As was the case with At the Bottom of the River, Kincaid’s first book, Annie John is a novel about the pain and necessity of adolescent rebellion for a young girl growing up in the Caribbean. Annie is presented as a strong-willed, independent child who charts a course for growing up that is largely of her own making. A point that the author seems to want to make, however, is that this individuality comes at the cost of considerable emotional distress.
Annie’s independence of spirit is exhibited early in the novel. Annie’s attraction to funerals as a young girl, besides marking her as a young girl possessed of a fiercely unique spirit, is already a movement away from her parents, in that it denotes a nascent awareness of her own mortality and the need to be, ultimately, separate.
Annie is distressed when she realizes that her mother means for her to begin to assert her own identity. This realization leads Annie to “act up” more, and in ways that her mother frequently cannot abide. To an extent, Annie at first wants to be able to misbehave, but she also wants to receive the maternal approval that she needs. As her mother increasingly withdraws her approval, however, Annie asserts her own personality, though the lack she feels at her mother’s missing support remains painful, and she and her mother become more careful and guarded toward one another. The chapters “The Red Girl,” “Columbus in Chains,” and...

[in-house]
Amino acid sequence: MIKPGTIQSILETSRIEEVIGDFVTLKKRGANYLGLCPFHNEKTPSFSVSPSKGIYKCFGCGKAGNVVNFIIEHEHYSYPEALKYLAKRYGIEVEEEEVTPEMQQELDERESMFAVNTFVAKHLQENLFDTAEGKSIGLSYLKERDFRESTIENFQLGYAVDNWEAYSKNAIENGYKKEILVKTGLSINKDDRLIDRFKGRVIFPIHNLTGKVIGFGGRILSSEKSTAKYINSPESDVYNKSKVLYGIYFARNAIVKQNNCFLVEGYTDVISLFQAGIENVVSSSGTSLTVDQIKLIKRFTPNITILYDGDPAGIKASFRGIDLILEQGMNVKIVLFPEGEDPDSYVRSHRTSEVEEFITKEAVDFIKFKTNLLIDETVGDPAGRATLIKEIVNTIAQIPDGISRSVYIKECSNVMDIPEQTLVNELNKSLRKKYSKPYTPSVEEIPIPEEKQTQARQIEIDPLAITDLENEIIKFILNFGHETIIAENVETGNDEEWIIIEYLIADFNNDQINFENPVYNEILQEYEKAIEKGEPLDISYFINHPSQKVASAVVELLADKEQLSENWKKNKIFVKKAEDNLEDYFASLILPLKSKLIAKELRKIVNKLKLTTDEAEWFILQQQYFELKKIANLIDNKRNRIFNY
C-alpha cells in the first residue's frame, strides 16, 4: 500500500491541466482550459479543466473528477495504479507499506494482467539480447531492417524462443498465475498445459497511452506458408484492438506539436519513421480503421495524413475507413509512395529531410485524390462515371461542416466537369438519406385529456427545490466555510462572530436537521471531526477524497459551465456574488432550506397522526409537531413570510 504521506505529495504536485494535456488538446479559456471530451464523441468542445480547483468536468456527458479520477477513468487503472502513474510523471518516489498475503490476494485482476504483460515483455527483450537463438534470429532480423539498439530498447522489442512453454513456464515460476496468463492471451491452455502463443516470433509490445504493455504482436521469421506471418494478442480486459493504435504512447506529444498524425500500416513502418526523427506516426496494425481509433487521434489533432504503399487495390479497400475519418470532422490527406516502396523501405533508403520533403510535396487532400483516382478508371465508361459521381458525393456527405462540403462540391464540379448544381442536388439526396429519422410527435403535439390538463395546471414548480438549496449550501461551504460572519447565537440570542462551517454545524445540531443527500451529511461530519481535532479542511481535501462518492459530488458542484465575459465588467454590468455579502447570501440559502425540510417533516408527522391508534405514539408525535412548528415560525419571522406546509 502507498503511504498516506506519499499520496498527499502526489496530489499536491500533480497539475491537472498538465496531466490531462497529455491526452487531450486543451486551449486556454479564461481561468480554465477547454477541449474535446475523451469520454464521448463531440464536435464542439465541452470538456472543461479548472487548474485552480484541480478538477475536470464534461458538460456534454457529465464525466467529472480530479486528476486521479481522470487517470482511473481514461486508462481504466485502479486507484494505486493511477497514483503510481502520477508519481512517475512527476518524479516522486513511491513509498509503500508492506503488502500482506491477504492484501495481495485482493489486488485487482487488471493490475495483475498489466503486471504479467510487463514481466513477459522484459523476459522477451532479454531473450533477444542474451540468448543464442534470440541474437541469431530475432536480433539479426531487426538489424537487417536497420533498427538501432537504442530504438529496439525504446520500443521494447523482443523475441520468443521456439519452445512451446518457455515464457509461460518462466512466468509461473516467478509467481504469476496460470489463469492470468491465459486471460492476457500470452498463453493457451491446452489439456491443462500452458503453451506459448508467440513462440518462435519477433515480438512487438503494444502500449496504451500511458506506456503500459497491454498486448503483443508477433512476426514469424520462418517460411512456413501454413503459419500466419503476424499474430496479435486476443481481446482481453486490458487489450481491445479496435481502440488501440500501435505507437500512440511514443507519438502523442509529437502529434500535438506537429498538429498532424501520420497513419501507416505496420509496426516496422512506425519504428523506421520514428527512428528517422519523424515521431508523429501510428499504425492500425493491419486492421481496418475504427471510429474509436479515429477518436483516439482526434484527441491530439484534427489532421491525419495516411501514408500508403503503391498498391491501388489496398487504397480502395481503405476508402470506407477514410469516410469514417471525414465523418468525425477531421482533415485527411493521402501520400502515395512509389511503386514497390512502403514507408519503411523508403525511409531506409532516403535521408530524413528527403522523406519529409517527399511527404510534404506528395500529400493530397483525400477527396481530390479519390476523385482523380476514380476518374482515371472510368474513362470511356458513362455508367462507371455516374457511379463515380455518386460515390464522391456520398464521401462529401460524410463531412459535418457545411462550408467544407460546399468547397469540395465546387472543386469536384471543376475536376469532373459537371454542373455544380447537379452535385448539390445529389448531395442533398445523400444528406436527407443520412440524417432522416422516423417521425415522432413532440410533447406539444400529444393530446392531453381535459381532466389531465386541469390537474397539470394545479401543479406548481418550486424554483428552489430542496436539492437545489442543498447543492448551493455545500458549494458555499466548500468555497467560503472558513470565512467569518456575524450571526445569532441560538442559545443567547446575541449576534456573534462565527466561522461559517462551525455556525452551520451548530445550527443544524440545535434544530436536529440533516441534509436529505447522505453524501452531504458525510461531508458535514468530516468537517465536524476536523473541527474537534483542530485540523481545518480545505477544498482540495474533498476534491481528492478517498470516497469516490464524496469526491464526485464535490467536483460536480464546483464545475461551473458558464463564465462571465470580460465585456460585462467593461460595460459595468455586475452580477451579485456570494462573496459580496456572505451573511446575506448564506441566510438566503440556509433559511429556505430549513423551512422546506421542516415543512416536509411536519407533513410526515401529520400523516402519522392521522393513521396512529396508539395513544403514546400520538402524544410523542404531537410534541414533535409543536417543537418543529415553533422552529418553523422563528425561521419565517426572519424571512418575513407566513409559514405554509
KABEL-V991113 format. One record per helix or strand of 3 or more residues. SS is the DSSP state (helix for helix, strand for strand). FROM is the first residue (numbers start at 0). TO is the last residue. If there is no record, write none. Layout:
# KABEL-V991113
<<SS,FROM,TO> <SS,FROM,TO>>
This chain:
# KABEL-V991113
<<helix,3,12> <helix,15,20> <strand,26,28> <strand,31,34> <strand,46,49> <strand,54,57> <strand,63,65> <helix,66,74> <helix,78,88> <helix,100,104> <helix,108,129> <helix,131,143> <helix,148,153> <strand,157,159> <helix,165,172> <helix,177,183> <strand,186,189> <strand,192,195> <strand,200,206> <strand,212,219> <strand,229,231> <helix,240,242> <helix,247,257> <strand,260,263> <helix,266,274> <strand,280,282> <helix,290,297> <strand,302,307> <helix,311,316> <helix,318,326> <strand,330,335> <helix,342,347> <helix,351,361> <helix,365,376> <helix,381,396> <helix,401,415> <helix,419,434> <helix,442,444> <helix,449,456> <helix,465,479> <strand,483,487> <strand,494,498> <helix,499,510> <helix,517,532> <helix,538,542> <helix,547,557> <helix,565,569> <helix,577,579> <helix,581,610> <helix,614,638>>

(The entire section is 496 words.)